The KonMari Method of Tidying Up Your Digital Life

If you haven’t heard of Marie Kondo before, but love organization, then you need to check out the best selling author of The Life-Changing Magic of Tidying Up: The Japanese Art of Decluttering and Organizing. Kondo also has a Netflix series called Tidying Up With Marie Kondo. I found the book a lot more appealing than the show, but, hey, whatever works for you!



I’m a completely unorganized person when it comes to dealing with my own computer and digital files. I seem to post everything on my desktop to deal with later. I backup my photos on my phone into one large folder and then never seem to get around to looking at those photos. I save links I want to read later into my Gmail’s drafts folder.

All these files in all these places leaves my headspace unorganized. I can never really grasp what I need because I haven’t created a system for me to easily access it. And it was the power of becoming organized that gets me back on track. I harnessed the power of the KonMari Method to tidy up my digital life.

Does it spark joy?

The biggest takeaway for me is her question, “Does it spark joy?” And if that doesn’t make your brain scatter about, then this may not be the article for you. This isn’t an article about organizing your home, this one is about cleaning up your digital life.

As an enneagram type four, I have a hard time learning to let go of feelings from the past. And having a computer full of files that are seemingly random and discombobulated most-of-the-time can stir up negative energy. When that happens, I want to shut my computer off and do a full 180 (which is why I can never seem to keep myself on a writing schedule).

What is the KonMari Method?

The KonMari Method is a minimalist-inspired approach to tackling your personal belongings by category. Following the six steps below will help you transform your home and life, room-by-room.

1. Commit yourself to tidying up.
2. Imagine your ideal lifestyle.
3. Finish discarding first. Before getting rid of items, sincerely thank each item for serving its purpose.
4. Tidy by category, not location.
5. Follow the right order.
6. Ask yourself it it sparks joy.

Now that you’re tuned into the KonMari method, let’s apply these practices to your digital life. Here are some of my best practices to keeping an organized computer.

Trying to sort through and organize things can be time-consuming, yes, but so is every other project. Step one is to commit yourself to tidying up. By planning time to go through one category, you are allowing yourself to focus.

Keep your desktop clear

The worst feeling for me is turning my computer on and seeing all these random images, folders and documents. Why? Because it’s the default place for me to visually see something that I am working on, collecting inspiration for, or want “to get around to it” later.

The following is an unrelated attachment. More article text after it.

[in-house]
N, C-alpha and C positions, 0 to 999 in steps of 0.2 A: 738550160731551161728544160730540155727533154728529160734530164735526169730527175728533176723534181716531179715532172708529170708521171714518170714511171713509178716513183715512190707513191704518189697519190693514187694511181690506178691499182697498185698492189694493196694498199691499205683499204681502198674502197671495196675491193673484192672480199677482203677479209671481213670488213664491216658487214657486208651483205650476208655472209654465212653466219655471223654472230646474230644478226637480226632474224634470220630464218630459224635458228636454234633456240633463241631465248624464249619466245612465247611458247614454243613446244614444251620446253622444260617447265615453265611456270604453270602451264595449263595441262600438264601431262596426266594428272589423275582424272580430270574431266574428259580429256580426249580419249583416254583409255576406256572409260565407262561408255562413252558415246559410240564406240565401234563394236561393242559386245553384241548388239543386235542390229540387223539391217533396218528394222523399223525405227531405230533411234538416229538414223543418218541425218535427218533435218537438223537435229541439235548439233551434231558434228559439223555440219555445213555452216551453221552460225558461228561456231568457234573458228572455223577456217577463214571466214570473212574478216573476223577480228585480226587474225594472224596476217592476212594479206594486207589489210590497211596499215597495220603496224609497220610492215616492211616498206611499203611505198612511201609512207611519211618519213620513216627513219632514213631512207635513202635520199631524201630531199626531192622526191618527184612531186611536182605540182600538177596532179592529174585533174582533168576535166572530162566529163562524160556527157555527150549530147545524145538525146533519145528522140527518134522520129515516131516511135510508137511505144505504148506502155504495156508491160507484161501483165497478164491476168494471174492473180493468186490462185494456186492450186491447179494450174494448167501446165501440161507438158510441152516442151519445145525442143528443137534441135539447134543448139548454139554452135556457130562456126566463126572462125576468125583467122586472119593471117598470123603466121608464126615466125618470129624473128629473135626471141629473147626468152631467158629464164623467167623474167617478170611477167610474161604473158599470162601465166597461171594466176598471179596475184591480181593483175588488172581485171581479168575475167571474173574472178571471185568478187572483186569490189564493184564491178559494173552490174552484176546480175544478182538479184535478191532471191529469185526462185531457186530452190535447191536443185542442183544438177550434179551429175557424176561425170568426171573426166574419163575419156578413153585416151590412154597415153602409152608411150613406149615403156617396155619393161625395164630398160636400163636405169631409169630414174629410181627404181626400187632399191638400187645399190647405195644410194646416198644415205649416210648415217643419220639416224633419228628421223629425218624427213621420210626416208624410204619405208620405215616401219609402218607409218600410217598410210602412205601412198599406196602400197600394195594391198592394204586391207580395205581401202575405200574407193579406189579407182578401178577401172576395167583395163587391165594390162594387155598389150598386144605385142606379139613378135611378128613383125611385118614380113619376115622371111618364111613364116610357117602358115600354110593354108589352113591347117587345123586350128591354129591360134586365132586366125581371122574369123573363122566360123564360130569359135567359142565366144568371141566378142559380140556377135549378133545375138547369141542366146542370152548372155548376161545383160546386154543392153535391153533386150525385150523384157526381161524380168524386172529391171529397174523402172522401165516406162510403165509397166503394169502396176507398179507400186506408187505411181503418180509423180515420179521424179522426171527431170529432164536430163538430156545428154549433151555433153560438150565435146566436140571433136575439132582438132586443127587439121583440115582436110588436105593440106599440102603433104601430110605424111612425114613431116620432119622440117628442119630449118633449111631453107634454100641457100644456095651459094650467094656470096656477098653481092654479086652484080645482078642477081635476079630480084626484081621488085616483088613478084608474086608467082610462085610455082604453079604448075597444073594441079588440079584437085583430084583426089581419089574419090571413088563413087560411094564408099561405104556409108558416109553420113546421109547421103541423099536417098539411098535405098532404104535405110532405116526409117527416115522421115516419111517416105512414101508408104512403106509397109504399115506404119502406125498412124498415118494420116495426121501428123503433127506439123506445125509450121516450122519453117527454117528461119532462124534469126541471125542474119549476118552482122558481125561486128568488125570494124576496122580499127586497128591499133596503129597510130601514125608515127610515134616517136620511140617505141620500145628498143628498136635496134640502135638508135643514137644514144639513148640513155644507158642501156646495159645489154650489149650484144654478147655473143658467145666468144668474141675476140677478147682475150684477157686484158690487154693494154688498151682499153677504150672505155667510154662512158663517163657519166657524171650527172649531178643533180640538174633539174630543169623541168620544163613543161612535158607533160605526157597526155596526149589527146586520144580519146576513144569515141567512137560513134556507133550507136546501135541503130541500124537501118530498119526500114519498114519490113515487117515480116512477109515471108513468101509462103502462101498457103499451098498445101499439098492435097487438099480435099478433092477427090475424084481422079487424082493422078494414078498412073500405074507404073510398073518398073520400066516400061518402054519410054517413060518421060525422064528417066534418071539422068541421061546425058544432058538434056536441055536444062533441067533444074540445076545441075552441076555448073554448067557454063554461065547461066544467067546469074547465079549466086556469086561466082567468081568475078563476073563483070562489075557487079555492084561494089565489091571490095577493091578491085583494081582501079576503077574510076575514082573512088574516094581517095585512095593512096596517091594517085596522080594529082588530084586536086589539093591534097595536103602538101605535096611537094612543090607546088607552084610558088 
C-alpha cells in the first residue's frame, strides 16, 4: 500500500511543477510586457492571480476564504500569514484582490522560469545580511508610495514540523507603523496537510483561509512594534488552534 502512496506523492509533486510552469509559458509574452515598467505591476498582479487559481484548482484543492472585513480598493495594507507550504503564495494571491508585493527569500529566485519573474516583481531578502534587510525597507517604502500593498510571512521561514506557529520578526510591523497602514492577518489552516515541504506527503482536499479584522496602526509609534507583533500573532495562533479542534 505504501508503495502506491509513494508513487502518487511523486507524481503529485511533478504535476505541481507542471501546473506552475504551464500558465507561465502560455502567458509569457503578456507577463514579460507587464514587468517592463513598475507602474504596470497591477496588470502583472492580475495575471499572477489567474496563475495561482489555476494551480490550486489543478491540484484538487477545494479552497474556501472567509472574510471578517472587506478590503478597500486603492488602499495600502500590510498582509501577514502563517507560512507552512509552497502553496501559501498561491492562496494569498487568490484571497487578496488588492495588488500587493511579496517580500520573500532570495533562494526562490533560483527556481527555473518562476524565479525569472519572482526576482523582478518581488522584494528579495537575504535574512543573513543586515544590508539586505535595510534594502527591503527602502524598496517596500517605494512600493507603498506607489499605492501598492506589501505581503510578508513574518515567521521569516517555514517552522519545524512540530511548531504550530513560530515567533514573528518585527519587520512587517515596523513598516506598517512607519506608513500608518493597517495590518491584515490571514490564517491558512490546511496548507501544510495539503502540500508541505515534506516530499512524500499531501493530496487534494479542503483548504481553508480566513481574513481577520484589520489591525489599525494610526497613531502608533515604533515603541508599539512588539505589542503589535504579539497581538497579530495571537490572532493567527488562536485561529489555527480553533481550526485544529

The problem with this is that I have to keep opening the folder to review what I put inside of it – instead of taking the time to name the files something appropriate that I can recognize later. To get myself started, I created a couple folders to begin to make a path for all the files.

Create a Folder Hierarchy

Your files will be different, of course, but this is the beginning. You have to start thinking about creating a structure that allows you to easily find and use your documents.

I created a “To Do” and “To Read”. Anything that I wanted to buy, contact customer service, start a project on went into my To Do folder. I subsequently labeled each individual file to begin with “project”, “contact”, or “idea” to give myself the call-to-action on the file.

With my To Read folder, I put any downloaded PDF living on my desktop or in my downloads folder. Anything that had to do with work, I separated out and removed from my personal computer. Work-Life balance needs to be better separately with working from home.

Back Up Your Files

If you’re investing so much time into organizing your files, then you should out-smart yourself and find a way to backup your files so you don’t lose anything.

For my phone, I use Dropbox to backup all the pictures I take. This leaves me with one massive folders of unorganized images, but at least I have them in two places. Again, I have to commit myself to tidying the photos by category, but I can discard any photos that didn’t turn out or that don’t bring joy.

I like to keep backups of Financials, such as tax returns or student loan documents, because those types of files are more important than unflattering pictures of my cat. Again, ask yourself if the photo sparks joy, before dismissing it from your life.

Conclusion

KonMari allows you the capacity to breathe by regarding the value of the item in question. With digital files, its easy to let them collect because you have a large harddrive and cloud storage is easily available for backups. But when you end up with a monthly charge to save hundreds of photos that don’t value to your life, why are you paying for that?

I love a good organization session. Whether I clear out a drawer in my closet, a basket in the pantry, or a folder on my desktop. Whatever it is, it allows me to see what has been weighing on me or an idea that I forgot about because it’s been lurking in the hidden folder, un-named and un-tagged.

Have you tried the KonMari method? Tell me your experience in the comments below.

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